The Wacom Intuos Draw is the entry-level product in Wacom's new line of Intuos tablets, boasting an accessible price for simplified features. For amateurs and enthusiasts the Draw is a great first tablet on a tight budget, though for anyone used to using older tablets in the Intuos range the functionality will feel very stripped back.
The new Intuos range consists of four distinctly targeted products. Draw, Art, Photo and Comic. The Draw is the cheapest, and the only tablet that doesn't support multi-touch gestures. The other three have the same specs and price, differentiated mainly by the software they come bundled with --however the Draw is the one I got to have a play with.
The active area is quite small. At 152 x 95 mm it won't be a problem for most casual artists, but it might be too small for those with high resolution monitors. It's an ideal size for those working with a laptop. With very little empty space around the active area, the Intuos Draw is lighter and thinner than previous Intuos models with similar working areas. It has a portable form that will prove useful for people who may need to use their tablet on the go.
The Draw is an affordable tablet with a premium feel. While many cheap tablets from other brands will also feel cheap, the Intuos Draw has a sleek design and is well put together. The battery compartment in the back holds three spare nibs and space for an optional wireless card that retails for around $55. While not having wireless functionality built in automatically is disappointing, it's also money saved for those who are happy to work plugged in.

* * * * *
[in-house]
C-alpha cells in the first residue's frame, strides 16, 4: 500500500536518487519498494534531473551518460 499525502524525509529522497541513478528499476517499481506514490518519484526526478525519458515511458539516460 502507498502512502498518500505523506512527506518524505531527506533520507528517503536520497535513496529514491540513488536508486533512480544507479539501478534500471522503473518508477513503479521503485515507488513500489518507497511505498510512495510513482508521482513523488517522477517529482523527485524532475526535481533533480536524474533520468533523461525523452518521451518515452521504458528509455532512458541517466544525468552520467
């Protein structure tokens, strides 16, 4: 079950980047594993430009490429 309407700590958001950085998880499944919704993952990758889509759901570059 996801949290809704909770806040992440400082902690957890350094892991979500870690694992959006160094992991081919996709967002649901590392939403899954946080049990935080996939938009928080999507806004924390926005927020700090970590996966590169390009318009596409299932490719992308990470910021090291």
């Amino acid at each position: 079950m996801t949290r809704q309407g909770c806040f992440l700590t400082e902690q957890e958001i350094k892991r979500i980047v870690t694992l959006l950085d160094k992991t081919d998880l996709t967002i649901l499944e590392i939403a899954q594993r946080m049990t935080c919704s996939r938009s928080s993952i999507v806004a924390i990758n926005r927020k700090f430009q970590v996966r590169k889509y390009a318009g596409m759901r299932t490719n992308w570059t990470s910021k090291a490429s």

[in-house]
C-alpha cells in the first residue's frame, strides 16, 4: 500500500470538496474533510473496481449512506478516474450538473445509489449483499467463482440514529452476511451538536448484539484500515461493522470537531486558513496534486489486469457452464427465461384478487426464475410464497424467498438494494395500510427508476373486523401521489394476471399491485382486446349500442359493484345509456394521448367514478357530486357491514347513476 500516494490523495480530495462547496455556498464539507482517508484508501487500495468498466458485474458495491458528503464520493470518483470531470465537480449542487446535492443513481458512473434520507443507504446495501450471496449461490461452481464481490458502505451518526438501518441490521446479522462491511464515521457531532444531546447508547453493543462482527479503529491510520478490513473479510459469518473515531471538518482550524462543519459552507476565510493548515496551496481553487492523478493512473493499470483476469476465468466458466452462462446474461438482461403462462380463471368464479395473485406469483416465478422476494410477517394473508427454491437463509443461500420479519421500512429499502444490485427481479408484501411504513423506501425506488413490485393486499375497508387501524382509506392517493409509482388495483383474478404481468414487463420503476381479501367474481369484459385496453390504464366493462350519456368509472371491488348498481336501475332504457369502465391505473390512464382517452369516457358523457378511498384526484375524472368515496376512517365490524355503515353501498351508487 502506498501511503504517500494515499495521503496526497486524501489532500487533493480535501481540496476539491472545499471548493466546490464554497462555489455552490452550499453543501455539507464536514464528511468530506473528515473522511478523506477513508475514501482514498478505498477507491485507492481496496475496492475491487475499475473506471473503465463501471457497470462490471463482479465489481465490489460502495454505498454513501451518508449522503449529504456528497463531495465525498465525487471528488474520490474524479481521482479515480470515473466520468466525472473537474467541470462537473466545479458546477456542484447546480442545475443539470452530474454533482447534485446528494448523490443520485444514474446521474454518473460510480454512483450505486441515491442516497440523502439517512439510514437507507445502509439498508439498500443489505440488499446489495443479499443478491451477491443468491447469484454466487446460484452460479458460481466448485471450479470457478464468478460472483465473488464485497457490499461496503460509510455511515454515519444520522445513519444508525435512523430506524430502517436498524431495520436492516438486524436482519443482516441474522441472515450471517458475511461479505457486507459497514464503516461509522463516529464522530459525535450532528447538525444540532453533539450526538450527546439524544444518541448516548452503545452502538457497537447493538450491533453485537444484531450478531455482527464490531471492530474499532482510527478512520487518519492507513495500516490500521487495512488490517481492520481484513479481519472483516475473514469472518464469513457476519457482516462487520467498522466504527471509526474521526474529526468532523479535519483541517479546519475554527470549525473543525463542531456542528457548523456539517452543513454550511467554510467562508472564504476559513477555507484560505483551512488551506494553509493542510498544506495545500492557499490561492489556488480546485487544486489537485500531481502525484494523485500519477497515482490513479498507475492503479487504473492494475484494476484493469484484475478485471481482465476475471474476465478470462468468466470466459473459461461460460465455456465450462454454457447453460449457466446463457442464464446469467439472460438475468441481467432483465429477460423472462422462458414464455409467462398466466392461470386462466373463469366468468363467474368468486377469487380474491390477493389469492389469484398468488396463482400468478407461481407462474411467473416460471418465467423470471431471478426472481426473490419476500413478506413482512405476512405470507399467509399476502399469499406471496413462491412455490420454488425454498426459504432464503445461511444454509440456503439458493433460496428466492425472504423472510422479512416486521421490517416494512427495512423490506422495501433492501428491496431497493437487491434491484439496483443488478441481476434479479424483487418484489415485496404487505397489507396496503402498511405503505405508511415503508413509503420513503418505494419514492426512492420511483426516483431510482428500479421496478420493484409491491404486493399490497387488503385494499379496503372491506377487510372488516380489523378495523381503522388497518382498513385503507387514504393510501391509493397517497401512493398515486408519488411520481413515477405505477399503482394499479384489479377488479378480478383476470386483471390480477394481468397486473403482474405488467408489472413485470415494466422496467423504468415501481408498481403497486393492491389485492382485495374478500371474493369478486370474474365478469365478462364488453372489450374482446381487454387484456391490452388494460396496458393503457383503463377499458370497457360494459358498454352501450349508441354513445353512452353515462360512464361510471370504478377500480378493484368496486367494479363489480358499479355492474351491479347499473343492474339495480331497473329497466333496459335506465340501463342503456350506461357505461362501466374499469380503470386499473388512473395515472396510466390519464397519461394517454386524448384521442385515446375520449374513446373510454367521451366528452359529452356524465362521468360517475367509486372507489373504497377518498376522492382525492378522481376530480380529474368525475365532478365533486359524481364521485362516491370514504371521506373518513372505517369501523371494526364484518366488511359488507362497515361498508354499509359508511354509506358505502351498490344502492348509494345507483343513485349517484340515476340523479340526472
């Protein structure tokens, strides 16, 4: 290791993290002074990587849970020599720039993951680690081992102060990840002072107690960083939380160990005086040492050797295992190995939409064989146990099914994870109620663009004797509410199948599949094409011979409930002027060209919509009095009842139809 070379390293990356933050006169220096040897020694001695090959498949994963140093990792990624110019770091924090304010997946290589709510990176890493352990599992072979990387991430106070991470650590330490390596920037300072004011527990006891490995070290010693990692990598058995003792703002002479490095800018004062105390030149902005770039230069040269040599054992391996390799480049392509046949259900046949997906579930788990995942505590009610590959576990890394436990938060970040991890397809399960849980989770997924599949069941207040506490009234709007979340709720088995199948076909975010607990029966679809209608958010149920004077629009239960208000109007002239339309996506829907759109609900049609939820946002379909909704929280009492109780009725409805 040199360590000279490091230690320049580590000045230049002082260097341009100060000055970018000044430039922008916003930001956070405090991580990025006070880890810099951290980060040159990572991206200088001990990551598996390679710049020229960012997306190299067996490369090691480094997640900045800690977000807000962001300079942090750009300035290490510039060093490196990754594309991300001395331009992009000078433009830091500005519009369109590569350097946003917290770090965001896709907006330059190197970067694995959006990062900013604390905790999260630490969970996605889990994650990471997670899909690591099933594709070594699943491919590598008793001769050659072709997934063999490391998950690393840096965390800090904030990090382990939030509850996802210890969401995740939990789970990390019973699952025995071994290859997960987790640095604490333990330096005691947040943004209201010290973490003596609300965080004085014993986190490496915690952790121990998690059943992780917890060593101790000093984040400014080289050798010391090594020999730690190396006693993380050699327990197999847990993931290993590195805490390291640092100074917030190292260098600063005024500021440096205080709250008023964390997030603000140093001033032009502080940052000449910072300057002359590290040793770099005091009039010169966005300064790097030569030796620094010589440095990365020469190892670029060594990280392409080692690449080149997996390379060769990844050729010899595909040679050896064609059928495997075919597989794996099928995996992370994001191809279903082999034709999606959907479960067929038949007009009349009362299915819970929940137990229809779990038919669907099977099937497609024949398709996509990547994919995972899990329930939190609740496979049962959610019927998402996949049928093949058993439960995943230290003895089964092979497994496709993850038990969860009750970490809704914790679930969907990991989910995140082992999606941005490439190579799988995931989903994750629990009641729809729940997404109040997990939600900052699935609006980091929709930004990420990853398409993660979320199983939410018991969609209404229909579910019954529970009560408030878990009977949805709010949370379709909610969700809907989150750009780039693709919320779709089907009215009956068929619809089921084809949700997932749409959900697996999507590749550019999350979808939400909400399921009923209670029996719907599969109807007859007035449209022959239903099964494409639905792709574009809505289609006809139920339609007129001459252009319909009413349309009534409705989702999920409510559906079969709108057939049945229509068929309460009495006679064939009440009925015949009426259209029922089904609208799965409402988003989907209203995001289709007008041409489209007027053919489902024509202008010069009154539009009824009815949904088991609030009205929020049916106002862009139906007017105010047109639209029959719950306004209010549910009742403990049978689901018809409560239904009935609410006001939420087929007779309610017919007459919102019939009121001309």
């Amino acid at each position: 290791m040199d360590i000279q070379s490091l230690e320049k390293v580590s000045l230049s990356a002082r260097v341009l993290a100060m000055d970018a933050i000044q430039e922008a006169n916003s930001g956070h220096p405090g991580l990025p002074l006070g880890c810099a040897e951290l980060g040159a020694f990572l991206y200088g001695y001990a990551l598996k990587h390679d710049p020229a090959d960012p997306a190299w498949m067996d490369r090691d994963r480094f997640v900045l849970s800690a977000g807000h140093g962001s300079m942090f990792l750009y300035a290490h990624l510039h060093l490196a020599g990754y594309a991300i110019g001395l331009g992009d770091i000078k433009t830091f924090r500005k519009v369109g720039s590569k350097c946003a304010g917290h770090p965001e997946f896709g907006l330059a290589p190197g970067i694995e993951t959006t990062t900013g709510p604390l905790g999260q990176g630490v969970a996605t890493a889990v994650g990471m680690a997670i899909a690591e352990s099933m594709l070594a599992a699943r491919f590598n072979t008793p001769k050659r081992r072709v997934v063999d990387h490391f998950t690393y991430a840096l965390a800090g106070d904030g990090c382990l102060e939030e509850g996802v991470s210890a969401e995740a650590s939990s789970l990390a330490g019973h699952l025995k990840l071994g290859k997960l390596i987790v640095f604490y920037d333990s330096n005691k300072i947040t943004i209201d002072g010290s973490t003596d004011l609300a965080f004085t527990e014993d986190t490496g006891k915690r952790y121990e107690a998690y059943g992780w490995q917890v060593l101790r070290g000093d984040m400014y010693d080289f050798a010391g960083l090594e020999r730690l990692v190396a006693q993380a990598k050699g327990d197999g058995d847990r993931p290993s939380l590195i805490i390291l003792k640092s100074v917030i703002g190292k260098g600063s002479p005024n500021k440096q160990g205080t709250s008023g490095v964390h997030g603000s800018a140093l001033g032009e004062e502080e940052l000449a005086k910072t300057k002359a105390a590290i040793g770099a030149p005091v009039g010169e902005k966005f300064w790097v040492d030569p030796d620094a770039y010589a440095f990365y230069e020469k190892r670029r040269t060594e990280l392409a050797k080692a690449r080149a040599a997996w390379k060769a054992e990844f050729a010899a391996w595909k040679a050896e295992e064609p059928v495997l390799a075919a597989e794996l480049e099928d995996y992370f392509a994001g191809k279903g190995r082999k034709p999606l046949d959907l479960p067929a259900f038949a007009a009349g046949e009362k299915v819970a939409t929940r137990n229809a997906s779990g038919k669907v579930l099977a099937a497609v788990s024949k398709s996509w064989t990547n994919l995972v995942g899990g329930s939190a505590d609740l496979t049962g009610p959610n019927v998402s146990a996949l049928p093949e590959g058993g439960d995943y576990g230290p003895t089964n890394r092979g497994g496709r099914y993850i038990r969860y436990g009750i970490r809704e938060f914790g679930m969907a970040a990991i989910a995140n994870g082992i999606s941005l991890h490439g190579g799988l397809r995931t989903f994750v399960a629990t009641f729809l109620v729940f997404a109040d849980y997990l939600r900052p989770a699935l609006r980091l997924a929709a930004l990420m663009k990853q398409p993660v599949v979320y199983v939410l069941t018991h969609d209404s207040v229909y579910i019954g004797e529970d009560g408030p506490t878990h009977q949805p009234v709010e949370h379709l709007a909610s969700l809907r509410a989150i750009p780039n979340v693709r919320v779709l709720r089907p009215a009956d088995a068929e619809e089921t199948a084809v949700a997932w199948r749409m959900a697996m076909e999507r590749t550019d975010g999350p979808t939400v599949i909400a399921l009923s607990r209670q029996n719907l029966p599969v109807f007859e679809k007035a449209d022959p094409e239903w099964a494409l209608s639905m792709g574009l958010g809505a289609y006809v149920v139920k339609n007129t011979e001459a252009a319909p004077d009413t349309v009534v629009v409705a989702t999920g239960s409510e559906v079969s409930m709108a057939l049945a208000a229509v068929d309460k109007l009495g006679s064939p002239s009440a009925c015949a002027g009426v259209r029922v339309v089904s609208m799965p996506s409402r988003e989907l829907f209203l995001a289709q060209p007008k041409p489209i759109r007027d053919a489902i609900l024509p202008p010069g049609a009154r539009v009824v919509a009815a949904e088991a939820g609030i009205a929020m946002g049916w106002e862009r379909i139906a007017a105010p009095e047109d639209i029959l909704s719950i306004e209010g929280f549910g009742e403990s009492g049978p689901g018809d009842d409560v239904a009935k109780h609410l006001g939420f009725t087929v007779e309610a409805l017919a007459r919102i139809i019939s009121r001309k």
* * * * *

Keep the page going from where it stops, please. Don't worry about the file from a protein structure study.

The placement of the mappable express keys can be inconvenient. These can be mapped to a number of different global and application-specific functions, though their placement at the top of the tablet as opposed to on the side can make them less convenient than just selecting the option with the cursor. Using the keys, especially on the side of my active drawing hand, tended to noticeably interrupt workflow.
The drawing experience is comparable to Wacom's higher range tablets with 1024 levels of pen pressure and a smooth working area. Like many of Wacom's tablets, the Draw feels good to use, and the pen pressure is intuitive. While many of the features of the higher range tablets have been stripped back for this affordable model, the core feature of the graphics tablet still hold strong.
The pen doesn't include an eraser tip. It's a small detail, but having that default eraser mode so easily accessible can be a godsend when switching between brush and eraser with any regularity. It does still have two buttons on the body of the pen, however.
Drivers have to be downloaded from Wacom's website. While it's a pretty simple set-up, it may be annoying for those with a slow connection. The drivers also have a tendency to be a little finicky, with the tablet not functioning properly a few of the times I opened up Photoshop. The software allows for a lot of customisation, however, which can be fiddly but useful. The Intuos Draw also comes bundled with ArtRage Lite, while other models in this range come with software that suits their specifications.
It's a great little tablet for beginners and enthusiasts at an extremely accessible price. The lack of multi-touch on the Draw didn't faze me, as I've found that such features can often distract from the drawing process itself. The Wacom Intuos Draw is available for around $100, while other models featuring multi-touch gestures (Art, Comic and Photo) go for $150 to $250 depending on size.